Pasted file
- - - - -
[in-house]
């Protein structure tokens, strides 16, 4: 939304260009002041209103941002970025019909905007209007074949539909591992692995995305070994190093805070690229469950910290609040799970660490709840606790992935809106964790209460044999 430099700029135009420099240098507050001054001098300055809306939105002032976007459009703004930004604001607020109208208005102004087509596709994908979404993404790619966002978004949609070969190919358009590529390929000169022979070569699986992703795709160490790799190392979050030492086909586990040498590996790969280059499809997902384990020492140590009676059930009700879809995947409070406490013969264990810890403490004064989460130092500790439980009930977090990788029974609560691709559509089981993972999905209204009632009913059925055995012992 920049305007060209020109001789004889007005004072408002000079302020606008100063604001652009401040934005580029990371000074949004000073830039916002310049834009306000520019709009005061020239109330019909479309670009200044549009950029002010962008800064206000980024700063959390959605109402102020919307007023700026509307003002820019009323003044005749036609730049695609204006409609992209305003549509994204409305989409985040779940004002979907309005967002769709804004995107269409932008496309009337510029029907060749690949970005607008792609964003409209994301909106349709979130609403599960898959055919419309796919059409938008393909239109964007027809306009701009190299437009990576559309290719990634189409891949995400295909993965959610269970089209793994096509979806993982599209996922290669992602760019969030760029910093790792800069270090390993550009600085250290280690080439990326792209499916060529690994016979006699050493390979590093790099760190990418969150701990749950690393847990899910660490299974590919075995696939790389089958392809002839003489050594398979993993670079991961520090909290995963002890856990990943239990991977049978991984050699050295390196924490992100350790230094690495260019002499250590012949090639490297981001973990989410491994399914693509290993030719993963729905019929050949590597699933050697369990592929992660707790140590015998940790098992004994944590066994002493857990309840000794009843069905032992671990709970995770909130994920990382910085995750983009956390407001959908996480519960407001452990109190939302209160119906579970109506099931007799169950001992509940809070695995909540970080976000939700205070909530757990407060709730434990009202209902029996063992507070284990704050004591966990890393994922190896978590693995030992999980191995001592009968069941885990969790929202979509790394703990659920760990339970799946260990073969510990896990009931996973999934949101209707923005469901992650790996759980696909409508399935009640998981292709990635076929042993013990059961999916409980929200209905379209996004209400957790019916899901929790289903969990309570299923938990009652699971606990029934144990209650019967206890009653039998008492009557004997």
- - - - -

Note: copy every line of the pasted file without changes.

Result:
[in-house]
């Protein structure tokens, strides 16, 4: 939304260009002041209103941002970025019909905007209007074949539909591992692995995305070994190093805070690229469950910290609040799970660490709840606790992935809106964790209460044999 430099700029135009420099240098507050001054001098300055809306939105002032976007459009703004930004604001607020109208208005102004087509596709994908979404993404790619966002978004949609070969190919358009590529390929000169022979070569699986992703795709160490790799190392979050030492086909586990040498590996790969280059499809997902384990020492140590009676059930009700879809995947409070406490013969264990810890403490004064989460130092500790439980009930977090990788029974609560691709559509089981993972999905209204009632009913059925055995012992 920049305007060209020109001789004889007005004072408002000079302020606008100063604001652009401040934005580029990371000074949004000073830039916002310049834009306000520019709009005061020239109330019909479309670009200044549009950029002010962008800064206000980024700063959390959605109402102020919307007023700026509307003002820019009323003044005749036609730049695609204006409609992209305003549509994204409305989409985040779940004002979907309005967002769709804004995107269409932008496309009337510029029907060749690949970005607008792609964003409209994301909106349709979130609403599960898959055919419309796919059409938008393909239109964007027809306009701009190299437009990576559309290719990634189409891949995400295909993965959610269970089209793994096509979806993982599209996922290669992602760019969030760029910093790792800069270090390993550009600085250290280690080439990326792209499916060529690994016979006699050493390979590093790099760190990418969150701990749950690393847990899910660490299974590919075995696939790389089958392809002839003489050594398979993993670079991961520090909290995963002890856990990943239990991977049978991984050699050295390196924490992100350790230094690495260019002499250590012949090639490297981001973990989410491994399914693509290993030719993963729905019929050949590597699933050697369990592929992660707790140590015998940790098992004994944590066994002493857990309840000794009843069905032992671990709970995770909130994920990382910085995750983009956390407001959908996480519960407001452990109190939302209160119906579970109506099931007799169950001992509940809070695995909540970080976000939700205070909530757990407060709730434990009202209902029996063992507070284990704050004591966990890393994922190896978590693995030992999980191995001592009968069941885990969790929202979509790394703990659920760990339970799946260990073969510990896990009931996973999934949101209707923005469901992650790996759980696909409508399935009640998981292709990635076929042993013990059961999916409980929200209905379209996004209400957790019916899901929790289903969990309570299923938990009652699971606990029934144990209650019967206890009653039998008492009557004997």